Watching the US elections and discussions across Europe is the fact that even in countries where there are low unemployment statistics, the huge issue is about stagnant growth, stagnant/depressed wages, and low levels of productivity.
The improvement in the U.S. labor market is certainly good news. It could soon become a headache, however, if it persists alongside disappointing economic growth.
The economy added 255,000 jobs in July, after adding 292,000 in June. Employment growth was weaker earlier in the year, and two solid months don’t make a trend — but even so, the labor market is in pretty good shape. The unemployment rate stands at just 4.9 percent, yet the economy keeps drawing workers back into the labor force and creating new jobs.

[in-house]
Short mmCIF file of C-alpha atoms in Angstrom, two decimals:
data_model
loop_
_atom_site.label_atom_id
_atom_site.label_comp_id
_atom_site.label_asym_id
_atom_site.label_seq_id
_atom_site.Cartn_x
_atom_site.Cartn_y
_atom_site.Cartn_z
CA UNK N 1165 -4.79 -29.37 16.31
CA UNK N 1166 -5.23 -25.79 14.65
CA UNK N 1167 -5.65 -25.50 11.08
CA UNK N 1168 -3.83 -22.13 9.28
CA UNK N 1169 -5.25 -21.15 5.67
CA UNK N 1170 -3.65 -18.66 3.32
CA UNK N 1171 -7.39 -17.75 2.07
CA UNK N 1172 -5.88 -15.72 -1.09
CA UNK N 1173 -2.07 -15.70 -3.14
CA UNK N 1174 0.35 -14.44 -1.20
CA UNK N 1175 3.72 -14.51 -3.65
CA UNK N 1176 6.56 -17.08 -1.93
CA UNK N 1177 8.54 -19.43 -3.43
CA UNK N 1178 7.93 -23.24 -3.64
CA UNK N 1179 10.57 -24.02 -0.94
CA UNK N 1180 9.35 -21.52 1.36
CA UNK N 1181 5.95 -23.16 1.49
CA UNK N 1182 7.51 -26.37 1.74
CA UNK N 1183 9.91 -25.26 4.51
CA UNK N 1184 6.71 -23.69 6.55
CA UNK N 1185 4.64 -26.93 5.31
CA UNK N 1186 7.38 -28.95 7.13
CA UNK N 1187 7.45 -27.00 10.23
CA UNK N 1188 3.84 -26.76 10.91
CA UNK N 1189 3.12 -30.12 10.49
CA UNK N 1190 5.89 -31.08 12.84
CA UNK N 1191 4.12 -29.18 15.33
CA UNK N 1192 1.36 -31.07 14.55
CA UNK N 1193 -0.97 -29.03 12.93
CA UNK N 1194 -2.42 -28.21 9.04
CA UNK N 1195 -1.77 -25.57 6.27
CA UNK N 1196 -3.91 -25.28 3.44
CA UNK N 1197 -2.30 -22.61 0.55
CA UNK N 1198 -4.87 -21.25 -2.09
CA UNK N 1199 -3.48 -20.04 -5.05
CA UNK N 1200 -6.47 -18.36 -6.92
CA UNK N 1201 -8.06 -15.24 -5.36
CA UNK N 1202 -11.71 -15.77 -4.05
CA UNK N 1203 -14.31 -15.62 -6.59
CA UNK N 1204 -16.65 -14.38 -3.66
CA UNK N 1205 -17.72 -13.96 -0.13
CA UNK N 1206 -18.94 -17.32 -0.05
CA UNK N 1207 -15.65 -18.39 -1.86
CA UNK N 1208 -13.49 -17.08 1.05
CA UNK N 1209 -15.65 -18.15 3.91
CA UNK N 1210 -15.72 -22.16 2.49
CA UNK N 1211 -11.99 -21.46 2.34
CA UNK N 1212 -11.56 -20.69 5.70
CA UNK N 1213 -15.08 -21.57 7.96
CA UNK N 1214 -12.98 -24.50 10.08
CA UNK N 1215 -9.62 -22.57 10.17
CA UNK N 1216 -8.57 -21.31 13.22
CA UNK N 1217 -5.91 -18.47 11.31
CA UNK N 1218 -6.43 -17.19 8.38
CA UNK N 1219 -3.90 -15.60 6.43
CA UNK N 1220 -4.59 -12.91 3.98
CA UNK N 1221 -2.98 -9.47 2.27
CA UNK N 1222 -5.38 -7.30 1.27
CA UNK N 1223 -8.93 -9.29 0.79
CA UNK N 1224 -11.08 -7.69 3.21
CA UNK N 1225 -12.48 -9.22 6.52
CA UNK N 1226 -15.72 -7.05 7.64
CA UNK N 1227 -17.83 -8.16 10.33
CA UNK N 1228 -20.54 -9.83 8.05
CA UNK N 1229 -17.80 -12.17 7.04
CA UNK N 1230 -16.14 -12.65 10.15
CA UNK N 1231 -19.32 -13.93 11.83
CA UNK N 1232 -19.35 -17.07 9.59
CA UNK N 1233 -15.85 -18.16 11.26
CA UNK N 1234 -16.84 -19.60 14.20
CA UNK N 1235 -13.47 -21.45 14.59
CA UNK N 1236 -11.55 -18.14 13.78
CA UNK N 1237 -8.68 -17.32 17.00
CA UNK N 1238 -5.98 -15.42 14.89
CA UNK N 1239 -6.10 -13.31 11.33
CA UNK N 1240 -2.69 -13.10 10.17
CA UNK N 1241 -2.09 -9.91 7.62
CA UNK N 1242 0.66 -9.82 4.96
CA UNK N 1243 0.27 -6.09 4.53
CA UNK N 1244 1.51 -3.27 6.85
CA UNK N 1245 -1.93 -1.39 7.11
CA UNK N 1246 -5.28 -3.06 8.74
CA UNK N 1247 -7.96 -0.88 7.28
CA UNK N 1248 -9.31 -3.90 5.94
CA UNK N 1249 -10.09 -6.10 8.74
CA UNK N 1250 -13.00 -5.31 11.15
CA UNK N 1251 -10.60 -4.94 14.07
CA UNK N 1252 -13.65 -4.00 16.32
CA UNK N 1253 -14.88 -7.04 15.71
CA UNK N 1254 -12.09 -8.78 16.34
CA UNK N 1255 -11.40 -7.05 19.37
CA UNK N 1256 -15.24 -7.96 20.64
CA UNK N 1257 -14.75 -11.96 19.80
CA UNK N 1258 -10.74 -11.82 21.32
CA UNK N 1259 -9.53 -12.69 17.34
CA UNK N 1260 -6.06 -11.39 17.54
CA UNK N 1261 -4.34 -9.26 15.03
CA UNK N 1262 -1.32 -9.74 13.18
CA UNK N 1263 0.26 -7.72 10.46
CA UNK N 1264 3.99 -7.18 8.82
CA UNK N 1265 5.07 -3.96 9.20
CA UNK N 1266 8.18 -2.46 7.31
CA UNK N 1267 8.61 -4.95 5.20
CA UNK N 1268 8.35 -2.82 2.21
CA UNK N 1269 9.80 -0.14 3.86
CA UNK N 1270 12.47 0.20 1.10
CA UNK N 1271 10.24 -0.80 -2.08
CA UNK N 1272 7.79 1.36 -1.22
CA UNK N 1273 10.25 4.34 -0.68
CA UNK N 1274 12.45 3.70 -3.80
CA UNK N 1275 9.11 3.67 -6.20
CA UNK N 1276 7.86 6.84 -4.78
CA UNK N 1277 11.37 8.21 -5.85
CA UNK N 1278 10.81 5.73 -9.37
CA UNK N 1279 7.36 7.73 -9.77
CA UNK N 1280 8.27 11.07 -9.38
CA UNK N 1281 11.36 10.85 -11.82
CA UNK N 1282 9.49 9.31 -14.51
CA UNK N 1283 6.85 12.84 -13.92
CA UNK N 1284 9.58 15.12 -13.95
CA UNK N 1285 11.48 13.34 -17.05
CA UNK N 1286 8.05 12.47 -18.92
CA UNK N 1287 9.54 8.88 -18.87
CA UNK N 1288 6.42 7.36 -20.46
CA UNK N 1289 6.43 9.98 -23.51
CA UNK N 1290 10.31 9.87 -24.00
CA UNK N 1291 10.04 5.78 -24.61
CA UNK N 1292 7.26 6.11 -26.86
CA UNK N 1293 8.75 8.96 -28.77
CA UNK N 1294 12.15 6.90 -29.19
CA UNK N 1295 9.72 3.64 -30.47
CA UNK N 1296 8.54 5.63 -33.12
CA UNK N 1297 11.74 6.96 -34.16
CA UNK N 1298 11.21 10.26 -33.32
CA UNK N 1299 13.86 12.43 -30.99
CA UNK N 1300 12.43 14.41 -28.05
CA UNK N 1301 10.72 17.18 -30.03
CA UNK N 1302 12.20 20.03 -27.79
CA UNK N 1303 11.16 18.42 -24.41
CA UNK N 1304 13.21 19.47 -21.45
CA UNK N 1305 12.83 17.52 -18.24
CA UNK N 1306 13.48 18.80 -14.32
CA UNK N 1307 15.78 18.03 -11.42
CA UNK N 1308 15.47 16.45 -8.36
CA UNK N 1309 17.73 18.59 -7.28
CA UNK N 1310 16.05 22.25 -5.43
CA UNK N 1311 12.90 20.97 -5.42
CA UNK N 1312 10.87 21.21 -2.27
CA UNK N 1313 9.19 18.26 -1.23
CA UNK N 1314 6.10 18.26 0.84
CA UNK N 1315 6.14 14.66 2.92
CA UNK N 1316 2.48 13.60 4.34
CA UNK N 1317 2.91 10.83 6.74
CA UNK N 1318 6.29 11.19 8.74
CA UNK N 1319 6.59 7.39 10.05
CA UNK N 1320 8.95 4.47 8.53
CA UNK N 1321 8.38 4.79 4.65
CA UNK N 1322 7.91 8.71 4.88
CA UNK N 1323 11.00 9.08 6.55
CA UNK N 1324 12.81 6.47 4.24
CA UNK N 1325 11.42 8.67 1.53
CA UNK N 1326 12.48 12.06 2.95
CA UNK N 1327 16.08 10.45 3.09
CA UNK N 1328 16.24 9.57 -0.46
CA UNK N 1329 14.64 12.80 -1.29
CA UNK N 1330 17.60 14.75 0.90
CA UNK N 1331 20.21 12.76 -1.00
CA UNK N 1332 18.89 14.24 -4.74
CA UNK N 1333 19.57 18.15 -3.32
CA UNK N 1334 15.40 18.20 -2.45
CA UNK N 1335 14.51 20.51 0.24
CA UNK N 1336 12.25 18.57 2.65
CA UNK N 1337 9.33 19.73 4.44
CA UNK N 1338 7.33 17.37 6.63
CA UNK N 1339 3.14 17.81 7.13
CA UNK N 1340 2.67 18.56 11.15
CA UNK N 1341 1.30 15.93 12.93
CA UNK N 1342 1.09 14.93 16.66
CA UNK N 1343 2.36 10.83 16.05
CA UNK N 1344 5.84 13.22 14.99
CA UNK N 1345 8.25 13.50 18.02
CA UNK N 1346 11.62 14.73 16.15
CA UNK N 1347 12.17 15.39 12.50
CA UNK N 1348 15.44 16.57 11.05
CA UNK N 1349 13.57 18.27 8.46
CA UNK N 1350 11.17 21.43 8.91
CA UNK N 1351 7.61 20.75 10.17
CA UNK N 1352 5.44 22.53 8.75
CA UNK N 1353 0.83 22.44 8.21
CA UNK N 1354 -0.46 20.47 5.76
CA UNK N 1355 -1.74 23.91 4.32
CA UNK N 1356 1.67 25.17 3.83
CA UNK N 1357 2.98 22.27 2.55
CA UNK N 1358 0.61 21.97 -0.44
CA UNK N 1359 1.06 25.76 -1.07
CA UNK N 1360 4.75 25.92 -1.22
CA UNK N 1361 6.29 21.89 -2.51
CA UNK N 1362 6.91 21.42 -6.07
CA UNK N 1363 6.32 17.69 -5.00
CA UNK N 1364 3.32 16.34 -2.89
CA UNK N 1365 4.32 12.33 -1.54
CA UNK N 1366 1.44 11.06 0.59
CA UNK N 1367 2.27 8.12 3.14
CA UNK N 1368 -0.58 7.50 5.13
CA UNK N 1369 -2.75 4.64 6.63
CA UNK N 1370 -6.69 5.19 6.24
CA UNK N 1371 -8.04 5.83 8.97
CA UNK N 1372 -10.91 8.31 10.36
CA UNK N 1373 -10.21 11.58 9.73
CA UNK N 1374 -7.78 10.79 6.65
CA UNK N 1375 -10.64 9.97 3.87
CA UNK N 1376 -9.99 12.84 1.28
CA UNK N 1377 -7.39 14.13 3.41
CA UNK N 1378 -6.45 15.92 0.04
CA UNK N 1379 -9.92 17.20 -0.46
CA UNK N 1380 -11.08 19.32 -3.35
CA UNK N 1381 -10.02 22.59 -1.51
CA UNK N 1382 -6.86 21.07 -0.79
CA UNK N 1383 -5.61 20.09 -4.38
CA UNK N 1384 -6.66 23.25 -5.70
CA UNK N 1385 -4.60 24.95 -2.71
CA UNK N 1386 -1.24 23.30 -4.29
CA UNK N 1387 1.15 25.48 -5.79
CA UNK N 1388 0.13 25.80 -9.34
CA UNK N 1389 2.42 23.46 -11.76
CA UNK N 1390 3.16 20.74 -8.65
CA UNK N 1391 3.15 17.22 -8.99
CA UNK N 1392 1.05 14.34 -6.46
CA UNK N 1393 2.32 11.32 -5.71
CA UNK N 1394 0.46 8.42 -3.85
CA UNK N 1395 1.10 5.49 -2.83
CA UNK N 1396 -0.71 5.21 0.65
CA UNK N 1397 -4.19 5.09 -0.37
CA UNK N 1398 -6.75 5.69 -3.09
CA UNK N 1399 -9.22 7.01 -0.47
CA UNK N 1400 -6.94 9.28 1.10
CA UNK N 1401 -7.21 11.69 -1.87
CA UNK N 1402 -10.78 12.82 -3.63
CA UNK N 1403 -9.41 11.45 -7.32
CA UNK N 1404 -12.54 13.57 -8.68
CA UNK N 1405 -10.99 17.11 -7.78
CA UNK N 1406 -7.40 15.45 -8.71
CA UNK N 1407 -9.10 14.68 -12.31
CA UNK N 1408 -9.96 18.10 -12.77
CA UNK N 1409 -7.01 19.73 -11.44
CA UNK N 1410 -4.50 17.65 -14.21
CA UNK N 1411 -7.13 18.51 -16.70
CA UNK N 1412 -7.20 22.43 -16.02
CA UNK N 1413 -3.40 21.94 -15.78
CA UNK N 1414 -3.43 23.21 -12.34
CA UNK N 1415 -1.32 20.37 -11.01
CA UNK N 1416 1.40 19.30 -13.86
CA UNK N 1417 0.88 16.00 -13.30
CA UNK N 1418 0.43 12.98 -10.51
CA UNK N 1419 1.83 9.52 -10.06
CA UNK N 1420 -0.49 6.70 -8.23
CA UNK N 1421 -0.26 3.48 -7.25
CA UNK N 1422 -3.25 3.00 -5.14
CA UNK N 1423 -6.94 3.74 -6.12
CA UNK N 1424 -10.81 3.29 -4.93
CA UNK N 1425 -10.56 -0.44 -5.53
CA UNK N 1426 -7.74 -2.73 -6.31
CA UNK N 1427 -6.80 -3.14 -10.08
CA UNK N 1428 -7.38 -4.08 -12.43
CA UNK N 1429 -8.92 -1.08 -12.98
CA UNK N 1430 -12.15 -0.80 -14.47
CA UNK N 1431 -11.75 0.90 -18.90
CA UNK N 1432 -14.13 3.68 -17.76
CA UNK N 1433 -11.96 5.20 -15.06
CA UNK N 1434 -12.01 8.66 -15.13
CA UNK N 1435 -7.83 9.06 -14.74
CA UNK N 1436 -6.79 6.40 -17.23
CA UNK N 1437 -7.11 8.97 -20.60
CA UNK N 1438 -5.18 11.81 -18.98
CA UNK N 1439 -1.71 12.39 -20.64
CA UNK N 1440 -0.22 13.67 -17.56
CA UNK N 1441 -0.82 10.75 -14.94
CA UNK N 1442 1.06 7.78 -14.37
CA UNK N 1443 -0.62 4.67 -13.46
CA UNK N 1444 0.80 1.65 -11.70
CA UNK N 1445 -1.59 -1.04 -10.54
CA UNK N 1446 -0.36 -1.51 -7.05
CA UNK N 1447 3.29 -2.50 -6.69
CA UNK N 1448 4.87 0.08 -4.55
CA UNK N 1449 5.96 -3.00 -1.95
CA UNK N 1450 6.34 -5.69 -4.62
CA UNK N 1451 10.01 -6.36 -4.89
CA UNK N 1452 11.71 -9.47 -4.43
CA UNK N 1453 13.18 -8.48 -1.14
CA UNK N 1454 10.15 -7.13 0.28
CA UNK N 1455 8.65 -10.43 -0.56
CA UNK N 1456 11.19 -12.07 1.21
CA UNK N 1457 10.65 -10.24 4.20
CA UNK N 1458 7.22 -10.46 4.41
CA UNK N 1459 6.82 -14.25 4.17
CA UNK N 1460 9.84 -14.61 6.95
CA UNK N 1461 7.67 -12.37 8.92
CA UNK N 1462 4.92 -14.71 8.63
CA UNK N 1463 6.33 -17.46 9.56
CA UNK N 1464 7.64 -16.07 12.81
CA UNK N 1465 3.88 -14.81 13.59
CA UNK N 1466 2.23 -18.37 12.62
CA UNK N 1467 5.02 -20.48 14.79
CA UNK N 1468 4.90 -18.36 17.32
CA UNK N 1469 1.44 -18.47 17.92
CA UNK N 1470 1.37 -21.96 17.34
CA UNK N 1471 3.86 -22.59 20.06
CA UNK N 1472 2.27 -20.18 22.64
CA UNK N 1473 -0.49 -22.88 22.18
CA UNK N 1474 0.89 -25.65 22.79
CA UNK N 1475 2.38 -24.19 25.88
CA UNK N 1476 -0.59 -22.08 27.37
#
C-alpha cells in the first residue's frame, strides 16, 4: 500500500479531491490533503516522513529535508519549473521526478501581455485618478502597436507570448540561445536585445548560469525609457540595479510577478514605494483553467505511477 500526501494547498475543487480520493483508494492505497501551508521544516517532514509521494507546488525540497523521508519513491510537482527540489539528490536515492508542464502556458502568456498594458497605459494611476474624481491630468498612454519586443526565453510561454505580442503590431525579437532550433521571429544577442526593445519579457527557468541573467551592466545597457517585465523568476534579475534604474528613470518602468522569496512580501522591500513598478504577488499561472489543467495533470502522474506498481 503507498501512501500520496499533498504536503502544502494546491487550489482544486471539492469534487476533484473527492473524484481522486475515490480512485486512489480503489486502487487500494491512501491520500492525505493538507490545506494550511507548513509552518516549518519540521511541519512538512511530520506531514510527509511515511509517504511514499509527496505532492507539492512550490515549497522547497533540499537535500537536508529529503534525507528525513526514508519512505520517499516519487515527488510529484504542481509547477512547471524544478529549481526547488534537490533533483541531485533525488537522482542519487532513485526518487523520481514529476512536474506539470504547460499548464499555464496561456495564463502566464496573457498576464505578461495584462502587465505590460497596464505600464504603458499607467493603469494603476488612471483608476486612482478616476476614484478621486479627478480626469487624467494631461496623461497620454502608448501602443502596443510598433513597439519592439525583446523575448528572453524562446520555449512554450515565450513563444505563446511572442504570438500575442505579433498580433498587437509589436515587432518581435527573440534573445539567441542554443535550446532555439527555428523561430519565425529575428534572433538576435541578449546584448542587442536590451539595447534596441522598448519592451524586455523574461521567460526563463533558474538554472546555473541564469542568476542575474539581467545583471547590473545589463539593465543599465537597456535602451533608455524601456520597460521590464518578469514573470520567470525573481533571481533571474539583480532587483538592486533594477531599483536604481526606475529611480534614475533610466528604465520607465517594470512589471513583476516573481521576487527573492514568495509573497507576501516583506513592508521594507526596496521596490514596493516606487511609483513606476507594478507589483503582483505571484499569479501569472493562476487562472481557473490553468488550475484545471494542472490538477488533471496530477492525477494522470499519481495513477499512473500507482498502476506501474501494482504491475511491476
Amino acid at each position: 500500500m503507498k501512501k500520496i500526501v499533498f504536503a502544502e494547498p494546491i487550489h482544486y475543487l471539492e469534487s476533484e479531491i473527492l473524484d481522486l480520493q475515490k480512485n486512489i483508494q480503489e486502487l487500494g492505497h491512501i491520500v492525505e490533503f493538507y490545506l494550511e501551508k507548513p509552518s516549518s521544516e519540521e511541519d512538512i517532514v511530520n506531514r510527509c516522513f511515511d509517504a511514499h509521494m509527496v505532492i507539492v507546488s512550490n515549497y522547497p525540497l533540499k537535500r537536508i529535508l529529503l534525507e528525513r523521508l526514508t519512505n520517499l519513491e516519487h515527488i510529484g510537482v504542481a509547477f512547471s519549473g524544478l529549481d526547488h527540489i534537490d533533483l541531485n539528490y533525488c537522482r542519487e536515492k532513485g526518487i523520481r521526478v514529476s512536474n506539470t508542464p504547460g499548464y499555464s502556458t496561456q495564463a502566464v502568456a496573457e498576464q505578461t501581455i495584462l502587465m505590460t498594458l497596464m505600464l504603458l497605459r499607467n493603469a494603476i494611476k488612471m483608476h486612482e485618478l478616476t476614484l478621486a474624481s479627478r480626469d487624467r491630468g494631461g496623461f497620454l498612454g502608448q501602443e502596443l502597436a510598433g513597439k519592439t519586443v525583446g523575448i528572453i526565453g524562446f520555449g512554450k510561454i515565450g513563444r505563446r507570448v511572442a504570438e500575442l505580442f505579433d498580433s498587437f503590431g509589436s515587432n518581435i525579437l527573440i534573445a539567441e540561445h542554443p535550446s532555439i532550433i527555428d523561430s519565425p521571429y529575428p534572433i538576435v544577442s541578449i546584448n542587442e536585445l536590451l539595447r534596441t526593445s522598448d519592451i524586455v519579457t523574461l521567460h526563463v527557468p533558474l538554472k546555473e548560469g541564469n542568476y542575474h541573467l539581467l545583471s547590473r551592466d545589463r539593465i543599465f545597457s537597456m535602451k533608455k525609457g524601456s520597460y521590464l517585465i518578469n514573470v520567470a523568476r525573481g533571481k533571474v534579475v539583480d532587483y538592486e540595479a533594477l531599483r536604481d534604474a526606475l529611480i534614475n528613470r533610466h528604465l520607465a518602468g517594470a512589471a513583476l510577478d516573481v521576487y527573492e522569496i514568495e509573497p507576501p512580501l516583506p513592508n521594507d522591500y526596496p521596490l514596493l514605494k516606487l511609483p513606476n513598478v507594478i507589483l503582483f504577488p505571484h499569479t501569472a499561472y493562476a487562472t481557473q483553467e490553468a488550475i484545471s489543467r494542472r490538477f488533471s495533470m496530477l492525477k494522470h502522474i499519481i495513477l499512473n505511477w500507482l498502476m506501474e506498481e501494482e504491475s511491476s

The problem is that economic activity, according to the most recent indications, remains subdued. The implication is that growth in output per worker — productivity — is lagging. Underlining the point, the current recovery has so far relied on consumer spending much more than investment, which remains in the doldrums. Companies that don’t invest don’t get more productive.
High employment is great — but without stronger growth in productivity, a tight labor market won’t raise living standards as much as it should.